Storage capability? Every version of windows linux or MaxOS I've ever used comes with a sound recording application =)

You can feed .wav files directly into Linear's LTSpice simulation software as a voltage source scaled any way you want and do FFT or even feed it into simulated circuits and watch the output. It however is not real time.
Well he may not have spice. I was just letting him know you can get them free on the internet. I don't think I like the one I just posted. I tried it out. I had a really neat one that was free and it had a spectrum analyzer too but I can't find it.
 

Sceadwian

Banned
LTspice is free =)
 

Stevd

New Member
I see this is and old thread, but with multiple Google searches this come the closes to what I'm trying to do. I'm new to electronics so please excuse any gaffes.
Here's is the setup. The dome light in the car comes on slowly when you open the door. It is controlled by the cars PWM circuit.
The + side is at a constant 12v the - side is pulsed. This is the only place I can find that signals that any of the doors are open.
I've built an ambient lighting LED RGB system. What I need is a circuit will detect any current flow in the dome light circuit and activate a relay.
The reason for the relay is, along with another relay and some resistors it will tell the PIC the condition of the car.
Run/accessory off Doors open <--- Wake to White light fade when door closed to ambient setting
Run/accessory on Doors open <--- White light fade when door closed to ambient setting
Run/accessory on Doors close <--- Run Ambient lighting color selector
Run/accessory off Doors closed <--- Fade to lights out sleep mode.

Thanks in advance..
 

MikeMl

Well-Known Member
Most Helpful Member
Why dont you just mount a small LDR inside the dome light, such that when the lamp is illuminated, the low resistance of the LDR is detected by your PIC? No relays needed. Totally isolated from the car's circuitry.
 
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Stevd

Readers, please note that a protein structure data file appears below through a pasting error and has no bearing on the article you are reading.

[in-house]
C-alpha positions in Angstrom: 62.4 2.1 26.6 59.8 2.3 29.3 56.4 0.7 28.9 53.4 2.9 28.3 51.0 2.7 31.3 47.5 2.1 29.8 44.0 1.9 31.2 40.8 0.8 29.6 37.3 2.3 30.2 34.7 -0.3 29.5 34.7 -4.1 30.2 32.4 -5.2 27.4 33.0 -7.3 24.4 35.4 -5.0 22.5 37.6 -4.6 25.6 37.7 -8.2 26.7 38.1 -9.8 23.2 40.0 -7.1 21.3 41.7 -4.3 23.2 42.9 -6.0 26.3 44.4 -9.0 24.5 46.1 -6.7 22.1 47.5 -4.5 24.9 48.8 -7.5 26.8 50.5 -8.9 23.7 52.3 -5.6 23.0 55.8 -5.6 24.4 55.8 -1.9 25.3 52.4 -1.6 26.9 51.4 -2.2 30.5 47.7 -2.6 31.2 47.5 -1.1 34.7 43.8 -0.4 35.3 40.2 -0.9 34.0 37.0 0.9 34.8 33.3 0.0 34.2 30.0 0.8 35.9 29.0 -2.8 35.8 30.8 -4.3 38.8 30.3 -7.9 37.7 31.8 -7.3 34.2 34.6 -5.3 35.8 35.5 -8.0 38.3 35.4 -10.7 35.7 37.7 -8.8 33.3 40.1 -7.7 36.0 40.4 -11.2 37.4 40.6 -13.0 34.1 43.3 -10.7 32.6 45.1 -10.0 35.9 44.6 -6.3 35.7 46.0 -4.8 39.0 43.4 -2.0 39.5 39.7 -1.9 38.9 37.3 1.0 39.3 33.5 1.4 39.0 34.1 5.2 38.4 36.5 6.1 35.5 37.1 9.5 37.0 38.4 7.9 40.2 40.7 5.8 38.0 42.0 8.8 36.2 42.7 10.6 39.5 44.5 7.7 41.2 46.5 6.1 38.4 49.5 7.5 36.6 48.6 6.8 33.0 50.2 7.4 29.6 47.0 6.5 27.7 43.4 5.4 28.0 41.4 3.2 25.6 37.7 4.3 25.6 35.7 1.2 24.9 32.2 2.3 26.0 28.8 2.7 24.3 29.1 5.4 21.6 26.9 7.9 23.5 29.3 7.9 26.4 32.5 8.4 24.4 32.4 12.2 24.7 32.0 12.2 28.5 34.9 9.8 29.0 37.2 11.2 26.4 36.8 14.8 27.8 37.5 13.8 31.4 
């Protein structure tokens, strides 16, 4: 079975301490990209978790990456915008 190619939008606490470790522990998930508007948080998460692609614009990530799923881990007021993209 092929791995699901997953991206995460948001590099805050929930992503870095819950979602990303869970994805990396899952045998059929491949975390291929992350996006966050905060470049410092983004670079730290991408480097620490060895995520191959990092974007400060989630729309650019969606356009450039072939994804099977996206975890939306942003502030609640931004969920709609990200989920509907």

New Member
I mulled that one over. That would work great if I didn't need to tell the controller if the car was in ACC/Run also. How about this for the off the cars PWM.

I just don't know how to make that circuit full on with any input from the cars PWM
 
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MikeMl

Well-Known Member
Most Helpful Member
You might need to filter the PWM so that the relay doesn't try to follow it.

If you powered the LDR from the key-switched 12V, and followed it with a voltage divider to constrain the voltage swing at the PIC to >5V, it would be equivalent to the relay...
 

Stevd

New Member
Thanks, I'll give those a try.

Edit:
MikeMI with a little testing your LDR idea seems like the way to go.
Thanks for nudge in a new direction..... Never would have thought of it.
 
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purduecrew

New Member
How about using a 555 as a retrig monostable missing pulse detector. While the PWM is present, the output of the 555 is high. When the PWM is gone (input steady high), then the 555 output is low.
Back to the OP's topic. I am an extreme novice.


Pin 1: self explanatory

Pin 2: is receiving signal from V2 ( the bcm outputting a pulse width signal or a constant 14v signal). It is also receiving current from Pin 7 AND from Vdd, via R1. I am not sure what the signal from Vdd is doing.